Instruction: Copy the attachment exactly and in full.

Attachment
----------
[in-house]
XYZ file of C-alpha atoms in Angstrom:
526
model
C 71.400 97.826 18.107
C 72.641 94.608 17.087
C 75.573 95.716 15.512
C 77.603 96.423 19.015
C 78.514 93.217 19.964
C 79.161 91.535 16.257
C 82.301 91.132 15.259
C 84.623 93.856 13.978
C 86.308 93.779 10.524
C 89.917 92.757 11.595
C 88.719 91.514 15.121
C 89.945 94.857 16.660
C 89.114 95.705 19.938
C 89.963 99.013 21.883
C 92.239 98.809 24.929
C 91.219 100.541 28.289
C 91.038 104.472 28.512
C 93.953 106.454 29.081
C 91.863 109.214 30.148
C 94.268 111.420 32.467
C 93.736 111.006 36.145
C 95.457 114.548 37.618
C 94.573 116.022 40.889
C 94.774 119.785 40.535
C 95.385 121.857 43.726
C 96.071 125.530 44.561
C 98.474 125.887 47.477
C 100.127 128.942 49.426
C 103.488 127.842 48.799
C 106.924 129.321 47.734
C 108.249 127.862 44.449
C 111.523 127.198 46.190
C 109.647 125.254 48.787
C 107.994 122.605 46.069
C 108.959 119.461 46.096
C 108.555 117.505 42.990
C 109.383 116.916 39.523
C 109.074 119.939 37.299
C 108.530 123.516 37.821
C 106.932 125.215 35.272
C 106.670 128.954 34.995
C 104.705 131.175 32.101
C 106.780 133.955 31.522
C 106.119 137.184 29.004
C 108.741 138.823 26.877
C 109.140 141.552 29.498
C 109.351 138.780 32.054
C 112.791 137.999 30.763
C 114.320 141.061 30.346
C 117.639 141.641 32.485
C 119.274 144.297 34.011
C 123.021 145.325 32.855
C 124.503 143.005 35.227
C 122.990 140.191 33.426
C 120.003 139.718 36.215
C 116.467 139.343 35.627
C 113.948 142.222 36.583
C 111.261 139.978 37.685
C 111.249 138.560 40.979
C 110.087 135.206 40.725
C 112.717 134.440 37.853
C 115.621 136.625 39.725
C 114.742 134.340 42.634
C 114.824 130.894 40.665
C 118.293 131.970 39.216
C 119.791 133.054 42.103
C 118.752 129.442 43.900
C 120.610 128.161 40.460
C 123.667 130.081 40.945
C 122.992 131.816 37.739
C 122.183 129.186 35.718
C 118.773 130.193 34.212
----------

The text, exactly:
[in-house]
XYZ file of C-alpha atoms in Angstrom:
526
model
C 71.400 97.826 18.107
C 72.641 94.608 17.087
C 75.573 95.716 15.512
C 77.603 96.423 19.015
C 78.514 93.217 19.964
C 79.161 91.535 16.257
C 82.301 91.132 15.259
C 84.623 93.856 13.978
C 86.308 93.779 10.524
C 89.917 92.757 11.595
C 88.719 91.514 15.121
C 89.945 94.857 16.660
C 89.114 95.705 19.938
C 89.963 99.013 21.883
C 92.239 98.809 24.929
C 91.219 100.541 28.289
C 91.038 104.472 28.512
C 93.953 106.454 29.081
C 91.863 109.214 30.148
C 94.268 111.420 32.467
C 93.736 111.006 36.145
C 95.457 114.548 37.618
C 94.573 116.022 40.889
C 94.774 119.785 40.535
C 95.385 121.857 43.726
C 96.071 125.530 44.561
C 98.474 125.887 47.477
C 100.127 128.942 49.426
C 103.488 127.842 48.799
C 106.924 129.321 47.734
C 108.249 127.862 44.449
C 111.523 127.198 46.190
C 109.647 125.254 48.787
C 107.994 122.605 46.069
C 108.959 119.461 46.096
C 108.555 117.505 42.990
C 109.383 116.916 39.523
C 109.074 119.939 37.299
C 108.530 123.516 37.821
C 106.932 125.215 35.272
C 106.670 128.954 34.995
C 104.705 131.175 32.101
C 106.780 133.955 31.522
C 106.119 137.184 29.004
C 108.741 138.823 26.877
C 109.140 141.552 29.498
C 109.351 138.780 32.054
C 112.791 137.999 30.763
C 114.320 141.061 30.346
C 117.639 141.641 32.485
C 119.274 144.297 34.011
C 123.021 145.325 32.855
C 124.503 143.005 35.227
C 122.990 140.191 33.426
C 120.003 139.718 36.215
C 116.467 139.343 35.627
C 113.948 142.222 36.583
C 111.261 139.978 37.685
C 111.249 138.560 40.979
C 110.087 135.206 40.725
C 112.717 134.440 37.853
C 115.621 136.625 39.725
C 114.742 134.340 42.634
C 114.824 130.894 40.665
C 118.293 131.970 39.216
C 119.791 133.054 42.103
C 118.752 129.442 43.900
C 120.610 128.161 40.460
C 123.667 130.081 40.945
C 122.992 131.816 37.739
C 122.183 129.186 35.718
C 118.773 130.193 34.212